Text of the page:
25 Homophones People Confuse All the Time
Homophones are two words that have the same pronunciation but different definitions and spellings. Read on to ensure that you never confuse them again.
Affect and Effect
Use affect when you want to indicate influence: The girl did not let other people’s opinions affect her decision to get a black cat.
Use effect as a noun; it is the result of a change: The effect of Hurricane Sandy was devastating.
If you confuse a lot of these homophones you’re probably also saying these words and phrases all wrong.
Are and Our
Are is a verb: We are traveling to Hawaii this summer.
Our is an adjective: We bought our house in July.
Weather and Whether
The weather is the state of the atmosphere: The weather for Friday is not looking very good.
Whether is a conjunction to show two choices: I don’t know whether to order chocolate or vanilla ice cream. Confusing these homophones can make you look dumb, so you should also avoid these words and phrases that make you sound stupid.
There and Their and They’re
There is a part of speech, most commonly a pronoun or adverb: There will be a lot of important people at the event tonight.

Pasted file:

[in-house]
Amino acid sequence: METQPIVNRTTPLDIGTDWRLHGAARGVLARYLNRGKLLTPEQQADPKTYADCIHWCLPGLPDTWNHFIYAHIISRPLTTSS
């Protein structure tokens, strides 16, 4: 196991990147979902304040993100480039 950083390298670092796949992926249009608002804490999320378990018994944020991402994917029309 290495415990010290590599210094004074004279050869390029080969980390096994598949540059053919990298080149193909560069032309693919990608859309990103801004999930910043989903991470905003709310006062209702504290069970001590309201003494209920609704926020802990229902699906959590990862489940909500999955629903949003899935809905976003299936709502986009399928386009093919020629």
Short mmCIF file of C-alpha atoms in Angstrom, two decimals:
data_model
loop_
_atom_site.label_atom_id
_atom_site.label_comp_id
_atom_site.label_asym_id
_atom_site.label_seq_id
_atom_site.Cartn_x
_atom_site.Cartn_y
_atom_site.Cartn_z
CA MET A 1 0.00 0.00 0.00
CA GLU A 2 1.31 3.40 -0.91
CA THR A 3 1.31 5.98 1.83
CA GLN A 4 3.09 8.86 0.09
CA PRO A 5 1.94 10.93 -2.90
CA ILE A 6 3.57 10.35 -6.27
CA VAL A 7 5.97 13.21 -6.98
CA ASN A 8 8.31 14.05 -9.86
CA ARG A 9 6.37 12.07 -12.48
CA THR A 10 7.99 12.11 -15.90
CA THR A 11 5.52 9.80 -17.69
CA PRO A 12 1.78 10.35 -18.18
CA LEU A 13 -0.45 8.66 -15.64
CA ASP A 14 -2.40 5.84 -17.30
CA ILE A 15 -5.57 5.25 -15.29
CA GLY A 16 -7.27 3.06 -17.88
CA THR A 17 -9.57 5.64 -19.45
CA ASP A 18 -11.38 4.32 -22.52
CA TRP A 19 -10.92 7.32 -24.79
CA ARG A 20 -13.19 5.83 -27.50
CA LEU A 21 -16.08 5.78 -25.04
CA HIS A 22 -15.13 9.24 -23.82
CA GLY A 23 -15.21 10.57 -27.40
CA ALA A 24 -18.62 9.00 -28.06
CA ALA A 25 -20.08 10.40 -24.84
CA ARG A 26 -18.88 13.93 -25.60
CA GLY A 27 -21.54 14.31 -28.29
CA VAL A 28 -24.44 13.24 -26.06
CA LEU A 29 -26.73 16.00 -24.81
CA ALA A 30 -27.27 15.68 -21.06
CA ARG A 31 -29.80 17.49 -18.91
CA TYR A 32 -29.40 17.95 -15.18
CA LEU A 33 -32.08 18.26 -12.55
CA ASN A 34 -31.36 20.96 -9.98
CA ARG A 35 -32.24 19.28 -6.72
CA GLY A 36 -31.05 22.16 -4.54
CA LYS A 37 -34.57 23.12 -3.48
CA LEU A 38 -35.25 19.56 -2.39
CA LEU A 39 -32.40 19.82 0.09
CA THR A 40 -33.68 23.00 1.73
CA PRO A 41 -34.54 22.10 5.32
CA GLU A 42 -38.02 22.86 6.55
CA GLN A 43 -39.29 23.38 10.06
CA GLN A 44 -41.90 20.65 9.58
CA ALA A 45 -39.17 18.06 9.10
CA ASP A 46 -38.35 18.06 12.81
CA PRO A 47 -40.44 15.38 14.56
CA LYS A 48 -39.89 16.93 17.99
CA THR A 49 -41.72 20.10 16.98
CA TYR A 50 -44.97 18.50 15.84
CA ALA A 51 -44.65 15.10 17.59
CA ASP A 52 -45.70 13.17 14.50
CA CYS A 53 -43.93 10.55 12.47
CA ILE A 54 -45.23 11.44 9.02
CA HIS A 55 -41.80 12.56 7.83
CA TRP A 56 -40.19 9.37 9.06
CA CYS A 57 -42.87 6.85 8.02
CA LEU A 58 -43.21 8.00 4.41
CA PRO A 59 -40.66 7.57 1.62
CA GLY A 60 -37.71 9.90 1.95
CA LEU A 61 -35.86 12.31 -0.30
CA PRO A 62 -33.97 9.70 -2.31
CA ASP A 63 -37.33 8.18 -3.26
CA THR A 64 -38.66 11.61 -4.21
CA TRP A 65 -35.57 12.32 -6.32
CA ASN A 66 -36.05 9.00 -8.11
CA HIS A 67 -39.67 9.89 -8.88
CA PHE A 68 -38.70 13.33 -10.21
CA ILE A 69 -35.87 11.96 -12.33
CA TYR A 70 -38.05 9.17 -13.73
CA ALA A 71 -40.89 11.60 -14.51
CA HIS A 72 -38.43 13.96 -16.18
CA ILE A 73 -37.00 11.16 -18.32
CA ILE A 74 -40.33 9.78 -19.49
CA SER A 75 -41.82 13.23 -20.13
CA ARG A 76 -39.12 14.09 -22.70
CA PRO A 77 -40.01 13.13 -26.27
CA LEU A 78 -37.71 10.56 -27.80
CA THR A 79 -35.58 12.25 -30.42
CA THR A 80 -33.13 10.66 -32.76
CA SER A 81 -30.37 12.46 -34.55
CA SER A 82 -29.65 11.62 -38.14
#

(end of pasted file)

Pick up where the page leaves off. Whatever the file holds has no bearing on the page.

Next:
Their is a pronoun: The parents picked up their child from school.
They’re is a conjunction of they and are: They’re not happy with the number of potholes that haven’t been fixed on their road.
Brake and Break
Use brake as a verb: If you see red lights on the cars in front of you, you need to brake.
Use break to indicate that something broke, or as a noun to indicate a rest: On my lunch break, I am going to run some errands. I hope I don’t break my back carrying back the heavy bags. Watch out for these common punctuation mistakes that even smart people make.
Here and Hear
Here is an adverb that indicates a location: Come sit over here so that you’re in the shade.
Hear is a verb: I can’t hear what you’re saying, can you please speak up.
It’s and Its
It’s is a conjunction of it is: It’s really hot out today.
Its is the possessive form of it: The dog was wagging its tail.
Accept and Except
Accept is a verb that means to get or receive: The fundraiser will accept your donations until 5 p.m.
Except is a preposition that means exclude: I like every type of fruit except bananas. These funny words sound like they’re made up but they’re actually real.